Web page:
2018: Jerry Williams, director of the documentary, Spider Mites of Jesus: The Dirtwoman Documentary. When Donnie “Dirtwoman” Corker passed away in 2017, the city of Richmond, Virginia, lost one of its most well-known personalities. A cross-dressing entertainer and a voice of the counterculture movement, Corker embodied the spirit of Richmond through his individuality, his eccentricity, and his perseverance. From running for mayor, to posing for his own pin-up calendar, to starring in a music video for GWAR, he made himself known in all corners of the city. Spanning decades and featuring interviews from several local Richmond personalities, Dirtwoman pays tribute to the life of a local legend. Listen here
Best of Film at George Mason University
2018: Best of Film at Mason returns for a fourth year to present a selection of recent notable and award-winning films from students in the Film and Video Studies Program at George Mason University. Through collaboration with student artists studying screenwriting, producing, cinematography, sound design, and editing, these filmmakers illustrate a wide variety of stories that range from a work place comedy web series to a documentary portrait of an immigrant mother. Highlighting directors innovatively working across genres including documentary, drama, and comedy, this program celebrates the diversity of cinematic storytelling with films centered on connection and community. Listen here
2018: Morissa Maltz, director of Ingrid. At seventy-six years old, Ingrid Gipson compares her former endeavors as a successful Dallas fashion designer in the 1980s to her current, reclusive lifestyle. After retiring from her creative career, Ingrid moved to the woods. She spends her time creating sculptural ceramic art and creating structures out of nearby rocks. Driven by feelings of uncertainty over whether she had succumbed to the roles that society had chosen for her, Ingrid discusses her newfound sense of fulfillment after dropping everything to become a self-sufficient woman in the wilderness. Listen here
Festival Director Jody Kielbasa and Programmer Wesley Harris
2018: We’re kicking off this year’s Virginia Film Festival with Sunday Morning Wake-up Call. Guest host Sean McCord talks with Virginia Film Festival Director Jody Kielbasa and Film Festival Programmer Wesley Harris about this year’s event. Listen here!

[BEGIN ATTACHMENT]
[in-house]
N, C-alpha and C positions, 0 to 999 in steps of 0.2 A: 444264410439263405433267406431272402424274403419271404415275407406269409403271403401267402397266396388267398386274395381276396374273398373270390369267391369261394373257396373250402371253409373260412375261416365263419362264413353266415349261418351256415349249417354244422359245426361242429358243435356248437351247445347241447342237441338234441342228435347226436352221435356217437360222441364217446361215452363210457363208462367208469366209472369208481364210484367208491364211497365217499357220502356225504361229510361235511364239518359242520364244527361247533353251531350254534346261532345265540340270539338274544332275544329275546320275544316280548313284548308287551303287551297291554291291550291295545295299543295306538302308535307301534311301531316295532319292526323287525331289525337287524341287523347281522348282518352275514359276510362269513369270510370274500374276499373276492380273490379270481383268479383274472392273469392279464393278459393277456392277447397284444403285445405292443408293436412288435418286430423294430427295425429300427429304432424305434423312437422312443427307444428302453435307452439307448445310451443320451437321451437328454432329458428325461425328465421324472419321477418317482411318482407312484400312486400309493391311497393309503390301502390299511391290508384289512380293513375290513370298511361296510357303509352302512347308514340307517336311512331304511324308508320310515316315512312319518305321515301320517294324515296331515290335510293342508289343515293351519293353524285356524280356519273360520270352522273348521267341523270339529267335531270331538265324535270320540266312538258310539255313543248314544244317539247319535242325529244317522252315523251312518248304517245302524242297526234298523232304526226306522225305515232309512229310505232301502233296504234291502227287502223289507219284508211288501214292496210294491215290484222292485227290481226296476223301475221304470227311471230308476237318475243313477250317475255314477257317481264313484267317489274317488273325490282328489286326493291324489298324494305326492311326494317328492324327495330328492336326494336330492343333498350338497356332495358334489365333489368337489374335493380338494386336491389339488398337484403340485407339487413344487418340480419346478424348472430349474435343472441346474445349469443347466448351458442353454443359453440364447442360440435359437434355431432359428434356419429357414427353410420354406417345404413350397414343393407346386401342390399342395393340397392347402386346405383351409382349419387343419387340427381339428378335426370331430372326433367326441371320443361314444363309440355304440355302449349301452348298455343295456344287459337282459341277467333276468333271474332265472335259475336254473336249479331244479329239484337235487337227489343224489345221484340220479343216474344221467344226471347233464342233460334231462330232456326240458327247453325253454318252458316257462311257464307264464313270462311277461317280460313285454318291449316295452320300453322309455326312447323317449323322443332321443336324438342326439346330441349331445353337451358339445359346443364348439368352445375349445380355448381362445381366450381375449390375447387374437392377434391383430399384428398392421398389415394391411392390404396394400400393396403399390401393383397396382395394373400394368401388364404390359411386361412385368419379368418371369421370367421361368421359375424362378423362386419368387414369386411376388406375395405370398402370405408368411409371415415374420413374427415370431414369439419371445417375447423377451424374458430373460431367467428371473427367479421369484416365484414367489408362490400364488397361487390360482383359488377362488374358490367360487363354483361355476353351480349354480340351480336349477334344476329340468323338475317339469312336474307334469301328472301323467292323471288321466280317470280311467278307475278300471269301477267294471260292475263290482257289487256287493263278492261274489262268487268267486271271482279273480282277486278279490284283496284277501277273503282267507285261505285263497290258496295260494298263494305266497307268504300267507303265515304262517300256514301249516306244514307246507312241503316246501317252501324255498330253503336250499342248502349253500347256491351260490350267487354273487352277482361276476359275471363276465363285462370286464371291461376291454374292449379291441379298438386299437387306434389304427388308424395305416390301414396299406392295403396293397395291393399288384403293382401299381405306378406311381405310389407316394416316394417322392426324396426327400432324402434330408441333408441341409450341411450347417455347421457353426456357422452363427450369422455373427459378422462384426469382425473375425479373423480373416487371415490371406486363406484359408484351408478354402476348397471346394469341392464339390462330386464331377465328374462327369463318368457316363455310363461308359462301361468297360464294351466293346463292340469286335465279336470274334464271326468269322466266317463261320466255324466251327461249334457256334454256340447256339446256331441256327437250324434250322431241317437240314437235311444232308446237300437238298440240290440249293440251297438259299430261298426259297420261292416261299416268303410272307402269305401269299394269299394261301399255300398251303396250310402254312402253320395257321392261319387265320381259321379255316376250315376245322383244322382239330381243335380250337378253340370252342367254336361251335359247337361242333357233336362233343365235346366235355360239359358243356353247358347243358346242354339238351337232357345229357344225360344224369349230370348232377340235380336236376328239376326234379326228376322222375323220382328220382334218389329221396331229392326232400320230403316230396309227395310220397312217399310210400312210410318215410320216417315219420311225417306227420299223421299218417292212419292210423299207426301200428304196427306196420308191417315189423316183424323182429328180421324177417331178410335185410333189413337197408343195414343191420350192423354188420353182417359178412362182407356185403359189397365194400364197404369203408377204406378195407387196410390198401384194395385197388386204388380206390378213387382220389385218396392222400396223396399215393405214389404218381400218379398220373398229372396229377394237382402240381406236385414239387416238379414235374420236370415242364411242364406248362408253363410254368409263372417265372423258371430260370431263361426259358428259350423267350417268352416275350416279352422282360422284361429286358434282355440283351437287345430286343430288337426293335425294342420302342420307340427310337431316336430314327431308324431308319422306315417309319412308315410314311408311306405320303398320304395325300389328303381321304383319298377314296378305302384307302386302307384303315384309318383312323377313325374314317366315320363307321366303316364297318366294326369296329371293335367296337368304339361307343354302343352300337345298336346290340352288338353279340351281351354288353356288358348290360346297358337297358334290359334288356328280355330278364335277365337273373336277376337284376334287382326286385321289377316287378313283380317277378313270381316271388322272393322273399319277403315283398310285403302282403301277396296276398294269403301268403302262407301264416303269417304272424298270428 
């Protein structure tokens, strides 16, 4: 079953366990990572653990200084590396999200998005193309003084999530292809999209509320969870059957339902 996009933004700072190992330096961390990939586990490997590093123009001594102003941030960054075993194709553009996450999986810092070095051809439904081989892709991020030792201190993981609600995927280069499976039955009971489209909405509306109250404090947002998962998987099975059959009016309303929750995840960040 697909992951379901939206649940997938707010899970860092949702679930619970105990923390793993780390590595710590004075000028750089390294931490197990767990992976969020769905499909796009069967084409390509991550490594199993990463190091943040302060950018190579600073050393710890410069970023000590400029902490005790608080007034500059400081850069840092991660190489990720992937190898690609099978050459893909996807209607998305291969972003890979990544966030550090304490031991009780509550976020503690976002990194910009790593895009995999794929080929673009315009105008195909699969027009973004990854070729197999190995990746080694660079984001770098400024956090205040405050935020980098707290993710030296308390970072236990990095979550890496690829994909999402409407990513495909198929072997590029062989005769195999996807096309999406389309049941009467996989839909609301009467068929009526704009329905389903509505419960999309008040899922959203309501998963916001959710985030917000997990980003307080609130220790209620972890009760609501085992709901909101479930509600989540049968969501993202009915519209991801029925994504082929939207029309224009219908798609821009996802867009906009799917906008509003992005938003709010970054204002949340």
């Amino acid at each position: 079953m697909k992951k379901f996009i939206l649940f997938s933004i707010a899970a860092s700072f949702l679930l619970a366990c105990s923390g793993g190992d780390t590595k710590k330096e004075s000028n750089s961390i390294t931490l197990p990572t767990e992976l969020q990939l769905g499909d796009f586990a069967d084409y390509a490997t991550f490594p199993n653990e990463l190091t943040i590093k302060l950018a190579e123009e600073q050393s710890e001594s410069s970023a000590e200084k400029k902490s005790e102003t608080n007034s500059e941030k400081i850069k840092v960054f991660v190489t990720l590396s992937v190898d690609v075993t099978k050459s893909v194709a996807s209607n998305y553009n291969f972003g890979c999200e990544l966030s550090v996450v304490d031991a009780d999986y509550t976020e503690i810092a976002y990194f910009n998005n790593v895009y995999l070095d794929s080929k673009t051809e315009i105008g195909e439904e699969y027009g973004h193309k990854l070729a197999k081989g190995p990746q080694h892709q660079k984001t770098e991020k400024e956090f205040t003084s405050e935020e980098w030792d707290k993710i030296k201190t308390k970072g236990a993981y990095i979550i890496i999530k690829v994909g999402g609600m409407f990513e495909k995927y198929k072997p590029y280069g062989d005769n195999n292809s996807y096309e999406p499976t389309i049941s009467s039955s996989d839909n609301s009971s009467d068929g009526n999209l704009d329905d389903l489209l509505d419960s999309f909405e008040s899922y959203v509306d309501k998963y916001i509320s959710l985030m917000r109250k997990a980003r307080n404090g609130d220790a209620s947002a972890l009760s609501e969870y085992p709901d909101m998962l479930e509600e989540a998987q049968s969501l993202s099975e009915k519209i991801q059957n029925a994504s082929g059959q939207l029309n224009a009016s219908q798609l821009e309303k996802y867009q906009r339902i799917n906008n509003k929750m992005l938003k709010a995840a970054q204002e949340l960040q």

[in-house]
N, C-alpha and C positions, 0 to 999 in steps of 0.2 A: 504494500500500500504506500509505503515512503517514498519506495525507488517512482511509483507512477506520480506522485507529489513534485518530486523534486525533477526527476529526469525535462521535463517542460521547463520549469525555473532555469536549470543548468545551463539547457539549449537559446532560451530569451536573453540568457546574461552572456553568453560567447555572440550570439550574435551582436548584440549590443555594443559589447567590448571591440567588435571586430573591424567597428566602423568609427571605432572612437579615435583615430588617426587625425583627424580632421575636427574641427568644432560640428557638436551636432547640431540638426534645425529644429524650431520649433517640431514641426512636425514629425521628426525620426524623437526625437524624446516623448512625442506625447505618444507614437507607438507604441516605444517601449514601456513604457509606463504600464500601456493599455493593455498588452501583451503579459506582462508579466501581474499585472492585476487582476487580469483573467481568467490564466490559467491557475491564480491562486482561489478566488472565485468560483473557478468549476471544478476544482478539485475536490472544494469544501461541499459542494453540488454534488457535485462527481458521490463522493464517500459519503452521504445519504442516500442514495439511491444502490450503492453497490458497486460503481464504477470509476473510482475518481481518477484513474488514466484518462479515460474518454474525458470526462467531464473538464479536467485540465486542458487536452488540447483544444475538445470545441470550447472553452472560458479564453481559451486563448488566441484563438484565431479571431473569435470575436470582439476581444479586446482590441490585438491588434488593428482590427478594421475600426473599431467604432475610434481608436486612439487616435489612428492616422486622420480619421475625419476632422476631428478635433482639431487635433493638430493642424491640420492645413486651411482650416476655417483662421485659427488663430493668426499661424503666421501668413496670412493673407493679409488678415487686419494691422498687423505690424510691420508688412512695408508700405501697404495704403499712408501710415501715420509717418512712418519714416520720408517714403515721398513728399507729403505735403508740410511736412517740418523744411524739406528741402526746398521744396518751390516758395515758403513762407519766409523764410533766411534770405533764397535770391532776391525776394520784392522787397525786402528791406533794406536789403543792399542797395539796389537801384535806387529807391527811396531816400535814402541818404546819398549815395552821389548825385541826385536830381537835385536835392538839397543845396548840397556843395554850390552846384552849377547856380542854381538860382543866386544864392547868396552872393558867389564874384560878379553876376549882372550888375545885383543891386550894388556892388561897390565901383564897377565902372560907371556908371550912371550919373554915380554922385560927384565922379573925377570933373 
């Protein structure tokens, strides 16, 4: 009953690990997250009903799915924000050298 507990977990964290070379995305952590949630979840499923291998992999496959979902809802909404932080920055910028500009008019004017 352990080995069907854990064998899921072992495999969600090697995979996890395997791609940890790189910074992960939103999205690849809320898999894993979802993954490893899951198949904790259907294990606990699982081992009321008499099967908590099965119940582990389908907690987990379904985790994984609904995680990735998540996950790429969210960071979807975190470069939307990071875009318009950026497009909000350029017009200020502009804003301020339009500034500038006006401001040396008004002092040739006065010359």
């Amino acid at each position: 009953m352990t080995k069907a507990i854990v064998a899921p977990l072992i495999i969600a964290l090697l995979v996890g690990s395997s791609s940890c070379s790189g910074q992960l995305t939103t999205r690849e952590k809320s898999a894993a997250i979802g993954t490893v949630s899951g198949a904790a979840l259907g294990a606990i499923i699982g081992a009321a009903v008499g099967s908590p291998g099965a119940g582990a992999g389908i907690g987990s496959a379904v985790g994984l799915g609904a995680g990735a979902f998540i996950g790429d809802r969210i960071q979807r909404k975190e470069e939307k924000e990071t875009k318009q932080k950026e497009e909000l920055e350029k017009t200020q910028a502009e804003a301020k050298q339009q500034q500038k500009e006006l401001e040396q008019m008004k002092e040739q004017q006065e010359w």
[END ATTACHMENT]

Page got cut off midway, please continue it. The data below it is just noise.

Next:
2017: UVA graduate and esteemed filmmaker Colette Burson returns to Charlottesville with Permanent, her new film as writer and director. Permanent centers around a 13 year old and her family, a hairstyle gone incredibly wrong, and a young girl’s plight to fit in small town Virginia in 1983. Burson, also the creator of Hung and The Riches, talks of her transition from the UVA drama department to writing and directing for stage, film, and TV. Listen here.
2017: Virginia native Andrew Hamer, now a Los Angeles filmmaker, brings his new work as part of the Short Films: Block C. Three Skeleton Keyis based on a story by the French author George G. Toudouze and was previously and famously adapted for radio, starring Vincent Price. Hamer’s new short film is a standalone proof-of-concept, and in this interview he talks of his hope of leveraging this into a full feature-length film. Listen here.
Student Filmmakers from George Mason University
2017: Student filmmakers from George Mason University stopped to to talk about the collection of their short films, The Best of Film at Mason, Sunday at 11:15 AM at the Violet Crown C. These young filmmakers are all students working on a variety of genres, from documentary to fiction to music videos. Listen here.
2017: In addition to helping out the Virginia Film Festival with public relations, John Kelly also serves as a publicist for shows such as The Long Road Home, which will screen an episode at 5:30 pm on Friday at the Culbreth Theatre at the University of Virginia. The eight episode mini-series is being produced by the National Geographic Channel. Kelly talks about the making of the show. Listen here.
2017: Kevin Everson has made eight feature length films and over one-hundred and twenty short films.. He is Professor of Art at the University of Virginia. In Tonsler Park Everson uses 16mm black-and-white film to observe the democratic process as it unfolded across Charlottesville voting precincts on November 8th, 2016. Listen here.
IndieWire- Celebrating 20 Years
2016: IndieWire is the leading news, information, and networking site for independent-minded filmmakers, the industry, and moviegoers alike. Launched in 1996 as an online forum and newsletter, IndieWire has grown over the last two decades into a preeminent source for film and television news, reviews, interviews, global festival coverage, and more. Now the Deputy Director of the Film Society of Lincoln Center, co-founder Eugene Hernandez grew the company over 12 years as editor-in-chief into the leading online community and editorial publication for independent and international films and filmmakers. Co-founder Mark Rabinowitz served variously as co-editor in chief, news editor, and managing editor, as well as lead film festival correspondent and editor. Managing editor Brian Brooks also worked at IndieWire for 12 years, covering the worldwide business of indie film. Today, Eric Kohn is the chief film critic and a senior editor for IndieWire as well as the manager of the Criticwire network. Twenty years later, IndieWire stays true to its mission, while facilitating a greater appreciation of independent filmmaking to the masses. Discussion with Brian Brooks, Eugene Hernandez, Eric Kohn, and Mark Rabinowitz. Listen here.